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Growing Up the Fast Way
Written on 08/17/2015, film first viewed by author on 08/08/2015
There were once movies that made being a kid very empowering. Despite the exceptions of some comedies, animated films and strictly “family movies”, kids, as characters, are instantly filed under types such as “comic relief”, “victims”, or “innocent inspiration” in most of today’s mainstream cinema. Two directors come to this author’s mind when he thinks of the kids-as-heroes movies: Steven Spielberg and John Hughes. Such treasured films that came out of this era include The Goonies, E.T.: The Extraterrestrial, Weird Science, The Breakfast Club, and Home Alone (the last film mentioned was written, but not directed, by Hughes). Yes, these movies were filled with humor, and some are still considered comedies. However, it can be argued that the humor came from the fact that the protagonists were kids, and so they saw things through the eyes of kids and reacted to adult situations accordingly. Naturally, this is funny, especially to an older audience. Take the kids out of the situations: A group of full-grown explorers go after One-eyed Willy’s treasure. A twenty-something college student befriends an alien. Two old scientists create a woman with their computer. A man tries to stop other men from breaking into his house. What we are left with are stories that are compelling, regardless of the age of the characters, but they are unique in that the writers and filmmakers used kids as their protagonists. It is as if they were saying that kids deserve to be empowered in film culture. They deserve to have their points of view shown in some serious contexts, perhaps fantastical in some cases, but nonetheless serious.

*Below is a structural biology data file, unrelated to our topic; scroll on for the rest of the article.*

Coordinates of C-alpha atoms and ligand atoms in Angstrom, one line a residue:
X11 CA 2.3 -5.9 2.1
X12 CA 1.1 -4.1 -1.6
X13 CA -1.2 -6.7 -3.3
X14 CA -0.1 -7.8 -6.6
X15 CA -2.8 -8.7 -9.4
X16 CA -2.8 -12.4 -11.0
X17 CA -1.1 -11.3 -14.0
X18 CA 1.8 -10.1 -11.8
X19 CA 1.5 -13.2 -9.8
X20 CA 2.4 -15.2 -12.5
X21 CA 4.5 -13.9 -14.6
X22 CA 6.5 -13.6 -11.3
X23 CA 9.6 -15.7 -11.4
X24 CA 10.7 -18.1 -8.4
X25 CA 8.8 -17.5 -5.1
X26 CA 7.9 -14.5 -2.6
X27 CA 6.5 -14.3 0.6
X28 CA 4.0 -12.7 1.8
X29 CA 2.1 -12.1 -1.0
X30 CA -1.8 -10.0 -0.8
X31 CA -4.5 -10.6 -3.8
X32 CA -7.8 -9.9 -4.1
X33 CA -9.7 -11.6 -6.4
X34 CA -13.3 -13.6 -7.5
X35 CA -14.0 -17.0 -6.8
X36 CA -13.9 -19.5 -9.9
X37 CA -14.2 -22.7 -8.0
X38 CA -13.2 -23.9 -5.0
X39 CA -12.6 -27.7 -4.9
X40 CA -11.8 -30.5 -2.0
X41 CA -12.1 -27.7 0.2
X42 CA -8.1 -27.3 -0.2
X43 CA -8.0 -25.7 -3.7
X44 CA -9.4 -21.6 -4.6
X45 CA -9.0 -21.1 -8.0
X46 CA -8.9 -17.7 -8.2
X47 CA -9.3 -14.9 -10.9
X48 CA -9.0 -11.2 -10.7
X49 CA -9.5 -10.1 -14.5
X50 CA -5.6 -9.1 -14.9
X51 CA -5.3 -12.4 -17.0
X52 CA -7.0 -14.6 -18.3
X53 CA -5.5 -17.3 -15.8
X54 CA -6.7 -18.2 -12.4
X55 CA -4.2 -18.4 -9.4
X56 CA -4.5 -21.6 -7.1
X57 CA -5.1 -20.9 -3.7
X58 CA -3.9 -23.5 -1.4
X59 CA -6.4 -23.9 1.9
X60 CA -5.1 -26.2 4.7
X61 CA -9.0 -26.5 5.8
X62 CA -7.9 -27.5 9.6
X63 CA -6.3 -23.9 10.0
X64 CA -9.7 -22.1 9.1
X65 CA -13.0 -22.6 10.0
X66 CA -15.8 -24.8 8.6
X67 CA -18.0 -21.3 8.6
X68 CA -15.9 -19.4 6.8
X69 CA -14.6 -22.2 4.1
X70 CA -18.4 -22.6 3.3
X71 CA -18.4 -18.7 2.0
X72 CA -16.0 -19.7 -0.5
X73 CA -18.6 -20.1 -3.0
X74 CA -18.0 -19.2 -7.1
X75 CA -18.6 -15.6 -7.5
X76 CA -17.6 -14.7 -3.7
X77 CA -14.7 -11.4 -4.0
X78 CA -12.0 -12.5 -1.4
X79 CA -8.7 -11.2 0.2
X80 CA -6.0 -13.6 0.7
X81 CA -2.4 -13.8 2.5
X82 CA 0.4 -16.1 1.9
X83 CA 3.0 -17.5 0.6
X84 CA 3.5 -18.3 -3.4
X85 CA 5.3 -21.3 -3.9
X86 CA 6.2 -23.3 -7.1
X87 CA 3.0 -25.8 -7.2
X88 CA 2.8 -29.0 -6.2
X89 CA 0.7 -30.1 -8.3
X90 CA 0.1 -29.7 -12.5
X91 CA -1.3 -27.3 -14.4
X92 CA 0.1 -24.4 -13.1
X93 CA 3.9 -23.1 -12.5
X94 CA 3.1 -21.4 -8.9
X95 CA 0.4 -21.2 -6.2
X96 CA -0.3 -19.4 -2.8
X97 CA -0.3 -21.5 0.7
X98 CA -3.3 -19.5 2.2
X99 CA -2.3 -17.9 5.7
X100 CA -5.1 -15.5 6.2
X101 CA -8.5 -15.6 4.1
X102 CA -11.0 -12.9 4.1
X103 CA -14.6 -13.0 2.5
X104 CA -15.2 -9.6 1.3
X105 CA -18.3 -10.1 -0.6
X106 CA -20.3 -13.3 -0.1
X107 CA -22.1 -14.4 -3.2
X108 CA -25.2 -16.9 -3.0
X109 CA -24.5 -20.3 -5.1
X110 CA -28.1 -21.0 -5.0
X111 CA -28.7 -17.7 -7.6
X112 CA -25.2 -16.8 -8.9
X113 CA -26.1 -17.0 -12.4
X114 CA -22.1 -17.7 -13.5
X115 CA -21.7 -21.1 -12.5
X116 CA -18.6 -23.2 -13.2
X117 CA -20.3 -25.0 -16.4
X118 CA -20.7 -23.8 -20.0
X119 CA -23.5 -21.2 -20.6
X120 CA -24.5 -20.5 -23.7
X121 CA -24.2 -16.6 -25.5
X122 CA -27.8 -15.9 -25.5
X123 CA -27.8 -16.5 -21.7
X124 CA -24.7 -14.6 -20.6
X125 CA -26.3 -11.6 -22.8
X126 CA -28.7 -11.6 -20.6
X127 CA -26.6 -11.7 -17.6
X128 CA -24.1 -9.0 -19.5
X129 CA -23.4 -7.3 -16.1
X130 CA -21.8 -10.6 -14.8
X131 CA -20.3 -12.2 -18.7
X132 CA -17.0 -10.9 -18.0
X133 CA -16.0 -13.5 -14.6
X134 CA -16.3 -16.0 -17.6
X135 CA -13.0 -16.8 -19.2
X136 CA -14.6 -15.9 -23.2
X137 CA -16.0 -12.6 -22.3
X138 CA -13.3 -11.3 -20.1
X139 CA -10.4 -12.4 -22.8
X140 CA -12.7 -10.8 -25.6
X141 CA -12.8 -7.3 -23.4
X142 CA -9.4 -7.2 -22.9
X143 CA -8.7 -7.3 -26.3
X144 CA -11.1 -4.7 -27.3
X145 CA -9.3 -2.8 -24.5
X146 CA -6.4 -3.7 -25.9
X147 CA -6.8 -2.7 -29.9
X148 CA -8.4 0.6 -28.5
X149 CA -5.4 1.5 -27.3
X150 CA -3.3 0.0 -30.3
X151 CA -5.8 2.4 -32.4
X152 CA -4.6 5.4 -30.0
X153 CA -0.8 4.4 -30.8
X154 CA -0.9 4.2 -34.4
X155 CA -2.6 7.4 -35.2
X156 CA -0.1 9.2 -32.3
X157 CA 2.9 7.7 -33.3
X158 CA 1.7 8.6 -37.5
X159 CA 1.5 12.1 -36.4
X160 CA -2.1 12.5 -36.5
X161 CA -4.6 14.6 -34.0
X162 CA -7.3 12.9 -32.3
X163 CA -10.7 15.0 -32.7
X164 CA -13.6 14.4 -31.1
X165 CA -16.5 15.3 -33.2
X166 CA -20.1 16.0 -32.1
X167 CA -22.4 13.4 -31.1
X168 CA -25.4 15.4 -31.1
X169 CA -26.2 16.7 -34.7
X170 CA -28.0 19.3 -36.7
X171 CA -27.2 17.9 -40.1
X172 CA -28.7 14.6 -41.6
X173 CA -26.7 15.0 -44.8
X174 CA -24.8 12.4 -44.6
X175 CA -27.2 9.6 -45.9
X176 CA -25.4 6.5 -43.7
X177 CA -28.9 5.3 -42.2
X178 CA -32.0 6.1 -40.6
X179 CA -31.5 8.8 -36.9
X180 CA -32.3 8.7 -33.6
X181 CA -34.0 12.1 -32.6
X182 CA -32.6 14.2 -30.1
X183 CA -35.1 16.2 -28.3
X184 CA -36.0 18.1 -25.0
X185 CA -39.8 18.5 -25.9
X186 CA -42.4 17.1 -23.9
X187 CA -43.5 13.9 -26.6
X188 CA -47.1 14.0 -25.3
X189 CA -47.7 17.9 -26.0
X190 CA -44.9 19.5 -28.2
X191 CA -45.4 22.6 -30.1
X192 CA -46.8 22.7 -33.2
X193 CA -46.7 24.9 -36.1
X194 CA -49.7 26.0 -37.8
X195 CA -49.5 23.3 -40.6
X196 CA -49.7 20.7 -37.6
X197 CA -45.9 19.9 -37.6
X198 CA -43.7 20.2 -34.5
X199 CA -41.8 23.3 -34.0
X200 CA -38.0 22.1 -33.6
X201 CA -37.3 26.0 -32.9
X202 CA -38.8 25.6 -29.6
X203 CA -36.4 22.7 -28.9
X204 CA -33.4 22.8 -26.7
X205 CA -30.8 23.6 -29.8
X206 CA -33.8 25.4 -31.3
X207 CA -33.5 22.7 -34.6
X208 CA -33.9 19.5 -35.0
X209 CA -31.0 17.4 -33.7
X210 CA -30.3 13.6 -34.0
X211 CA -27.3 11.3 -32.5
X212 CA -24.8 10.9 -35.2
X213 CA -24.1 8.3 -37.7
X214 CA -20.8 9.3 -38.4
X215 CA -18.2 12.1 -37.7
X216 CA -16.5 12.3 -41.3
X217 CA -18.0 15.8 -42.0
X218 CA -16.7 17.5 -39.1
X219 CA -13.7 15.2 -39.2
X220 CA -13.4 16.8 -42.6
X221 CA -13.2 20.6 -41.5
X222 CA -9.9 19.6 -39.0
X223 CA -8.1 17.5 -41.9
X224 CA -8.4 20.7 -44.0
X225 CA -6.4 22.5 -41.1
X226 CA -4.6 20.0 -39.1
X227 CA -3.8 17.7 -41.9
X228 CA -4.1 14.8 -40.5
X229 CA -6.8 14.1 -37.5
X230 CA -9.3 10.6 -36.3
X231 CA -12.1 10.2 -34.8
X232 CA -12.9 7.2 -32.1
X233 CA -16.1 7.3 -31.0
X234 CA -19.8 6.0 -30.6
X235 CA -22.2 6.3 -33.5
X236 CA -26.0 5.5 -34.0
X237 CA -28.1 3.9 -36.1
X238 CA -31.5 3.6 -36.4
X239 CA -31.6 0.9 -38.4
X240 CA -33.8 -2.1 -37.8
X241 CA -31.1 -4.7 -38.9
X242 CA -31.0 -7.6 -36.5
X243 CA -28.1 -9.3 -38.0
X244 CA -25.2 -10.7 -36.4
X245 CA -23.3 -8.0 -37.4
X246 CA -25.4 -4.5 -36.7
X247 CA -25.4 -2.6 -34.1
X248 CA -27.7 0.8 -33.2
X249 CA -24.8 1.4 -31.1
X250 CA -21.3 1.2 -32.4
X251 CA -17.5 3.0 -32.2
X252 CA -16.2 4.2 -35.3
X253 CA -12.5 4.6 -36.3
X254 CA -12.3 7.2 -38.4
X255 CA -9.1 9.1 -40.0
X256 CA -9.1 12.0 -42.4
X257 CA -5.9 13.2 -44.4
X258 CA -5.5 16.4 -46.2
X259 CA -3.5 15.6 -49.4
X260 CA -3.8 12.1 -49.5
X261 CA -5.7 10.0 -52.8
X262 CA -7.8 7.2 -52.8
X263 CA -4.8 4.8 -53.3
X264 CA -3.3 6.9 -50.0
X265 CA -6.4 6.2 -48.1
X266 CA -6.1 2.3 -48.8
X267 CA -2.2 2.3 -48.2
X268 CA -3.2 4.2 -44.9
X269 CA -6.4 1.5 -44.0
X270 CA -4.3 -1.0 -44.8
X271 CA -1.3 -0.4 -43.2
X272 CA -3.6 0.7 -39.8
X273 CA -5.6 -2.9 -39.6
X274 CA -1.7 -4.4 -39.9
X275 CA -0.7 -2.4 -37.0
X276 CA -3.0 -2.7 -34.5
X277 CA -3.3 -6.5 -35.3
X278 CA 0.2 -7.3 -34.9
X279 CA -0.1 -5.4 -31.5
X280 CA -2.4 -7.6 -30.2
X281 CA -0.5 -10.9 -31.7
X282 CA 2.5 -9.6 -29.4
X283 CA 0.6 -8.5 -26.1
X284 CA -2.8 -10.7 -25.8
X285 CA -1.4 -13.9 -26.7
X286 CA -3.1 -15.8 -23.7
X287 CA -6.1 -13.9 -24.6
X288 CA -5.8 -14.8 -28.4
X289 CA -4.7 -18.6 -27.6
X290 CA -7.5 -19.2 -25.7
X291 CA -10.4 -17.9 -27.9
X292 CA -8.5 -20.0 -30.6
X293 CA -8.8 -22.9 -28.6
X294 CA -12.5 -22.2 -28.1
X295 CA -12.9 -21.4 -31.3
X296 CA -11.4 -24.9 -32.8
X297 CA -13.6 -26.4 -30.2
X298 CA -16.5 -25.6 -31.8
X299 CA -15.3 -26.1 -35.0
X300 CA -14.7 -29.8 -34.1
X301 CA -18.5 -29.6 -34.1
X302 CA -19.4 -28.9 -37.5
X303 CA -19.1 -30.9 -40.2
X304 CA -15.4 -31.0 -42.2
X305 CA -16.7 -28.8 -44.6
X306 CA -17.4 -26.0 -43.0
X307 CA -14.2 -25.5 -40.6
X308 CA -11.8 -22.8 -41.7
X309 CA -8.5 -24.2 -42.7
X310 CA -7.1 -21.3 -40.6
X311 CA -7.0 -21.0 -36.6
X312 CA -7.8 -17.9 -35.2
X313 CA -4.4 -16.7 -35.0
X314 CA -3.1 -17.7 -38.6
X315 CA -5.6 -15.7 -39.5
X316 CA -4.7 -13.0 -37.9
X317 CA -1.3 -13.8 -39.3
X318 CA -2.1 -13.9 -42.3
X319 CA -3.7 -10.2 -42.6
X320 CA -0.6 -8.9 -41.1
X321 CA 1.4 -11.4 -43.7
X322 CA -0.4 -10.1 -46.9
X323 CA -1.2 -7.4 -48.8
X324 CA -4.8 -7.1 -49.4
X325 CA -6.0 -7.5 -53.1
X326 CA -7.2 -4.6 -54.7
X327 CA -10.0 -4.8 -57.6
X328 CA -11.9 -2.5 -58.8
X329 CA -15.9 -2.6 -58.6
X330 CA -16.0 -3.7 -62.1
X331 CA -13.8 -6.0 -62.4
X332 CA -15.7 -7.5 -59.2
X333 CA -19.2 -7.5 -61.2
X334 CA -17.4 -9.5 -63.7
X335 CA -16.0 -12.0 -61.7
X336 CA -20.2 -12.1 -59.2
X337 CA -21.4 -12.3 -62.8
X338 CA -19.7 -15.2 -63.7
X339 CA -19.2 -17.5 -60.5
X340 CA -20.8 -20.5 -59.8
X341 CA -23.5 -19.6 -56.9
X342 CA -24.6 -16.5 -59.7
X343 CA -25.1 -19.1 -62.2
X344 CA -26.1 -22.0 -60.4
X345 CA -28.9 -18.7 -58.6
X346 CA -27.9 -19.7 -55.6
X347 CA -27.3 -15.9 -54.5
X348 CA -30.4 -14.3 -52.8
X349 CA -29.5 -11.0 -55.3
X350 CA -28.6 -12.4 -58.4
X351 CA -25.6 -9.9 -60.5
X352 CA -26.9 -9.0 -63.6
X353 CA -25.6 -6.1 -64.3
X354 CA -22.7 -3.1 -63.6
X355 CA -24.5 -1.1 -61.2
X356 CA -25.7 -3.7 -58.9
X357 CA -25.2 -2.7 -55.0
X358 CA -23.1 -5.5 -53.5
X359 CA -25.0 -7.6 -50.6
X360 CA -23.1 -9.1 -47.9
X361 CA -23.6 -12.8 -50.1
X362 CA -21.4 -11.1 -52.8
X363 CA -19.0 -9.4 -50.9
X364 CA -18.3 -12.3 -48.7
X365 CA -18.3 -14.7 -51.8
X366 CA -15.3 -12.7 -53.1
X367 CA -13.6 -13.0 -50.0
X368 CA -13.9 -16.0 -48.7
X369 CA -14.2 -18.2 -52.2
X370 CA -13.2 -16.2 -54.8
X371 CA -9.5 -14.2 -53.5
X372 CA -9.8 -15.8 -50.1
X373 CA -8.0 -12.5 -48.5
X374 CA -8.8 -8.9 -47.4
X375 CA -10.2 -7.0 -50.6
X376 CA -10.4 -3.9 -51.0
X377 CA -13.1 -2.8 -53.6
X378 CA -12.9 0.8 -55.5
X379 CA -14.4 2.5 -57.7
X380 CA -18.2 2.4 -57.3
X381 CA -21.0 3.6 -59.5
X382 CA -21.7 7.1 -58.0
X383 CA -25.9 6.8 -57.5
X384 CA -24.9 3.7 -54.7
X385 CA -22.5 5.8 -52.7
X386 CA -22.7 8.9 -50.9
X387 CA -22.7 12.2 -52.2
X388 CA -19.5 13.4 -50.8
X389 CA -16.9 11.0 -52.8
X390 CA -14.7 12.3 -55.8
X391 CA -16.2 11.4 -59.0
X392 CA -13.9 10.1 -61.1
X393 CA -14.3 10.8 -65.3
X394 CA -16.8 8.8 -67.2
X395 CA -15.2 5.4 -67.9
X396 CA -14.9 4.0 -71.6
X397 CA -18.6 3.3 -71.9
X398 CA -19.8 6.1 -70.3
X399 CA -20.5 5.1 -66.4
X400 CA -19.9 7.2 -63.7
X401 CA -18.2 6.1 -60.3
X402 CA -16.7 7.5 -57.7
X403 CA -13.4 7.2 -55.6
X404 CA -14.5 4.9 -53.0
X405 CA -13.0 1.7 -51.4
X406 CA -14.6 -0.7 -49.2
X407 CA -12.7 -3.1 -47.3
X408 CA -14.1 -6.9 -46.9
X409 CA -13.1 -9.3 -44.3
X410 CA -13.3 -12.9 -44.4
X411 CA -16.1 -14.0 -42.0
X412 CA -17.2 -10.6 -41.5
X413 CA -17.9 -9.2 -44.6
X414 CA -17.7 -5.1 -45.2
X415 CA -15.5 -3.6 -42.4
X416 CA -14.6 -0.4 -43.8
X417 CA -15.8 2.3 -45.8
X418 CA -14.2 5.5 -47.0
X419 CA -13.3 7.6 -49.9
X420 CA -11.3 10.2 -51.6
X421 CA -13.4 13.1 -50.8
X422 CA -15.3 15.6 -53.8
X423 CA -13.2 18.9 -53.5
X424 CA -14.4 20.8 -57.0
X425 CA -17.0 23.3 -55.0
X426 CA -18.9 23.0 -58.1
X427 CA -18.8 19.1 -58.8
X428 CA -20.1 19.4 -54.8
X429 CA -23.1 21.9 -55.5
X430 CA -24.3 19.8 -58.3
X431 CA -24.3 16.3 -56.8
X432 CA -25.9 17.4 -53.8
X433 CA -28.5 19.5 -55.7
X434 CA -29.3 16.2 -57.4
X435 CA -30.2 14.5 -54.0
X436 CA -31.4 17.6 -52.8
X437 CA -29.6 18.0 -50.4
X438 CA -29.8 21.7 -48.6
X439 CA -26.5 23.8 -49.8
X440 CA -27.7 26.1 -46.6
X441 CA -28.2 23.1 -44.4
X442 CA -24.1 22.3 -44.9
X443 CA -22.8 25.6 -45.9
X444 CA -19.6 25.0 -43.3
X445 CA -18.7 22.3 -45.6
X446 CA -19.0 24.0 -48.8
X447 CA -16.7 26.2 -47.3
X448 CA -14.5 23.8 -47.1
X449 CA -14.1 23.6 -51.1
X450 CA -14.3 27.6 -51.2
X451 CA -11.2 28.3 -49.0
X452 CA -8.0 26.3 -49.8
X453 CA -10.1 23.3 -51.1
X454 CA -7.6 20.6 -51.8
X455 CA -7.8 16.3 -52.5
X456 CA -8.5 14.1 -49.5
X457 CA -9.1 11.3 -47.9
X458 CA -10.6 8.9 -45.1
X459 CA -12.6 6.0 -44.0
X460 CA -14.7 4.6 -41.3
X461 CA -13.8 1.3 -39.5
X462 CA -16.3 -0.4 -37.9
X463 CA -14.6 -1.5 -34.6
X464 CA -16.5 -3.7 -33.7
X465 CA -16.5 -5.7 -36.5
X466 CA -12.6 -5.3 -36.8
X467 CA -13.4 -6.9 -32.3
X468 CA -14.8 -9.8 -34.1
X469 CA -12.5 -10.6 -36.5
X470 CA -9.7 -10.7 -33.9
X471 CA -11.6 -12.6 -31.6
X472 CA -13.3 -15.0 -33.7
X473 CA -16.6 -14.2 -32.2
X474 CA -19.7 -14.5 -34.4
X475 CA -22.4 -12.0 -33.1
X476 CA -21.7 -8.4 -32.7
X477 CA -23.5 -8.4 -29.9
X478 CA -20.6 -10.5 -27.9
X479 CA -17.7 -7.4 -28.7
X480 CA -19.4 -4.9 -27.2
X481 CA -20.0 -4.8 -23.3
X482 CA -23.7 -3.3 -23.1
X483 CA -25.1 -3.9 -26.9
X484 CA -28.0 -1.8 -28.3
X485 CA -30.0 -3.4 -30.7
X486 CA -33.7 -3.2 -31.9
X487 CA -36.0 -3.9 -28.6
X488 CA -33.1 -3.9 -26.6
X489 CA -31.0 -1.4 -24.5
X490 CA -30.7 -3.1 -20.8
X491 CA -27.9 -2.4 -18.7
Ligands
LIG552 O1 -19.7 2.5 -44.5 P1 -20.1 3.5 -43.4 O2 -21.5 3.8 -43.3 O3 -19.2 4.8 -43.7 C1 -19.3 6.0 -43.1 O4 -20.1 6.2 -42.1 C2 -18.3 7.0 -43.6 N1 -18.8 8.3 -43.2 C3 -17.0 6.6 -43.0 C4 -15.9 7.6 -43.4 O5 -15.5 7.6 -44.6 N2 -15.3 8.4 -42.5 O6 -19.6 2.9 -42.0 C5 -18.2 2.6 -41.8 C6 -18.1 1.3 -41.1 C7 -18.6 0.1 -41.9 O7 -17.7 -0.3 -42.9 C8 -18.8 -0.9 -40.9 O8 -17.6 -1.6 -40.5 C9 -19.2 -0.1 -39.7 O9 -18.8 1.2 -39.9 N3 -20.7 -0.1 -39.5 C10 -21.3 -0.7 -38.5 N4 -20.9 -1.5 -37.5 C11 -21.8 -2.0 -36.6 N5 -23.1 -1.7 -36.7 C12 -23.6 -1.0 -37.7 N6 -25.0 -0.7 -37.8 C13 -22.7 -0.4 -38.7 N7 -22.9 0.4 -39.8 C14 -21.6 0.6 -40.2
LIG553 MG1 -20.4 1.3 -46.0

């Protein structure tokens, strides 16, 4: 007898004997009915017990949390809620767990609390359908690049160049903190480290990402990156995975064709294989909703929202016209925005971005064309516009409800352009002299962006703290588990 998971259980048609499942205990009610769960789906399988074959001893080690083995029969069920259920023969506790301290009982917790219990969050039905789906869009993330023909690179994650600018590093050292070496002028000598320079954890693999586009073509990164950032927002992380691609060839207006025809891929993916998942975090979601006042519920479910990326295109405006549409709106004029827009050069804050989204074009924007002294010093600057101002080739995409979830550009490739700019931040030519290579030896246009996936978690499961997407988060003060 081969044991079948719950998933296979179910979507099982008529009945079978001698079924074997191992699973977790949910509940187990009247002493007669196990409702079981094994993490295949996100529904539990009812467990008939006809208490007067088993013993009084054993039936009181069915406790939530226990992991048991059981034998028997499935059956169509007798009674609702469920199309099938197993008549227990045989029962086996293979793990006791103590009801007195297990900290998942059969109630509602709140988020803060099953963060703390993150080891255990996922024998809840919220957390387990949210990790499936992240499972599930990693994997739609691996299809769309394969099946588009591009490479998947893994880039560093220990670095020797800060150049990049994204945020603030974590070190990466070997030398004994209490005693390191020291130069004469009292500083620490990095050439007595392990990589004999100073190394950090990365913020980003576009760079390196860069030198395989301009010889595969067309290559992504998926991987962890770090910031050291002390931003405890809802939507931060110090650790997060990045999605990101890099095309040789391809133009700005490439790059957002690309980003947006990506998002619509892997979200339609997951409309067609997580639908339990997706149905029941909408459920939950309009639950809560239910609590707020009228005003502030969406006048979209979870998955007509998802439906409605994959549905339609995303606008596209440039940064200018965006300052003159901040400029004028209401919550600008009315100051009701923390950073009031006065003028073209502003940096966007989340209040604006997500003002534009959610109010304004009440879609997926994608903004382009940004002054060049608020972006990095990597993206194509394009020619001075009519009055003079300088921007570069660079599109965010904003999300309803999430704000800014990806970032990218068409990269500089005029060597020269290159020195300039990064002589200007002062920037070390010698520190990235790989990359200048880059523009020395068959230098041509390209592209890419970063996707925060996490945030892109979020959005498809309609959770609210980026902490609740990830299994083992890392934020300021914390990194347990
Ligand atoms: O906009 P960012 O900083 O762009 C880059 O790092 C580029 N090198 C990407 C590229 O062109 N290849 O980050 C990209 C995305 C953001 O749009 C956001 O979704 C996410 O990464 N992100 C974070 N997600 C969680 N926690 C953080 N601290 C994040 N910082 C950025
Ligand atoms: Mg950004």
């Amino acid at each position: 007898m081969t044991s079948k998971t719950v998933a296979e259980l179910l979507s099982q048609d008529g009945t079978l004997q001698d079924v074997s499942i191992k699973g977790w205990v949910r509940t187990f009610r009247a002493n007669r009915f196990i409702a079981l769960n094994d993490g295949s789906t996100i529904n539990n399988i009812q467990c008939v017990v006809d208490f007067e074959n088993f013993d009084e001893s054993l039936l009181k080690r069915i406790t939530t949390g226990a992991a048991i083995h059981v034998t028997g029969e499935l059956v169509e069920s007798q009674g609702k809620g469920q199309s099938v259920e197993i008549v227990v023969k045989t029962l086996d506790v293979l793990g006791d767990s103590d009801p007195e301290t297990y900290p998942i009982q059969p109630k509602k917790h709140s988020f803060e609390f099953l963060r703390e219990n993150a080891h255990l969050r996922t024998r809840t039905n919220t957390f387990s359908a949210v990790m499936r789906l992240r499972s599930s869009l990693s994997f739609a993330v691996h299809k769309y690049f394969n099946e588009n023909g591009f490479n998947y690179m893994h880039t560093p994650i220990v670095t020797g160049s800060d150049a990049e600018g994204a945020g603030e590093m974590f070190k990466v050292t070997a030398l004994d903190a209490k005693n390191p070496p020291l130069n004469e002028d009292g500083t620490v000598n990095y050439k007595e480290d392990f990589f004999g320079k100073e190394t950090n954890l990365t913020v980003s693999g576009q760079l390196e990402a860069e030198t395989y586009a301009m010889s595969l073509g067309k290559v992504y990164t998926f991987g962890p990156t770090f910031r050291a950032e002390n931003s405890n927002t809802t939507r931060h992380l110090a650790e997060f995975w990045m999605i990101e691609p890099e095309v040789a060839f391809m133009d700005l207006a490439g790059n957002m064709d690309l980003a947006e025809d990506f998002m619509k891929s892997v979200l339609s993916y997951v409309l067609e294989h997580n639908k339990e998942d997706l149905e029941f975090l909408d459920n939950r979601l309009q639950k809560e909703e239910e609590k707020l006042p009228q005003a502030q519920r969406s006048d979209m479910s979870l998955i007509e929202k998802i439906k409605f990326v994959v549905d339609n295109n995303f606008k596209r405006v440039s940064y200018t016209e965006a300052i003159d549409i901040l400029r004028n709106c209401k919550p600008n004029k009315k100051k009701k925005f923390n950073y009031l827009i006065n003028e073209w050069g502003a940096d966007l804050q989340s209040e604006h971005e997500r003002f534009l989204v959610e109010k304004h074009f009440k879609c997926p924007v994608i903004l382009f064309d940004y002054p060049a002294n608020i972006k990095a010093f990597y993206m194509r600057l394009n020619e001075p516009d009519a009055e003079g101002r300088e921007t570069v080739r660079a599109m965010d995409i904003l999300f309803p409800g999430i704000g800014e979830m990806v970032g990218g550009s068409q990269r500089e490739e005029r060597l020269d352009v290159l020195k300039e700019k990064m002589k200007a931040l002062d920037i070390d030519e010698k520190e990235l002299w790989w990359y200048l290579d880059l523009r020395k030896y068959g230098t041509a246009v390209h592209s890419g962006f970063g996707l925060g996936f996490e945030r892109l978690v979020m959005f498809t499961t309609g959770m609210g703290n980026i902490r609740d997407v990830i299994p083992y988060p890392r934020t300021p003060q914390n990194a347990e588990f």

So, let’s say that two guys, maybe they broke out of prison, came across an abandoned police cruiser, that just happens to be owned by a very corrupt sheriff, and the convicts decide to steal this cruiser and head off across the Colorado prairie. Intriguing, yes? What if the story was slightly different? Let’s say two young boys, running away from home, take this sheriff’s cruiser for a joyride, not exactly sure of how to drive the car or how to operate other things they might find in the back seat or the trunk. That’s even more intriguing, yes?
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Cop Car, John Watts’ second major feature film, is a refreshing look at pure drama and dire situations through the eyes of children. There is already a heightened sense of reality with the fact that Cop Car is a movie, written with a plan and recorded with an objective lens, but the reality is heightened even further with the conflict of childhood innocence meeting in a head-on collision with shady business of a Midwestern underworld.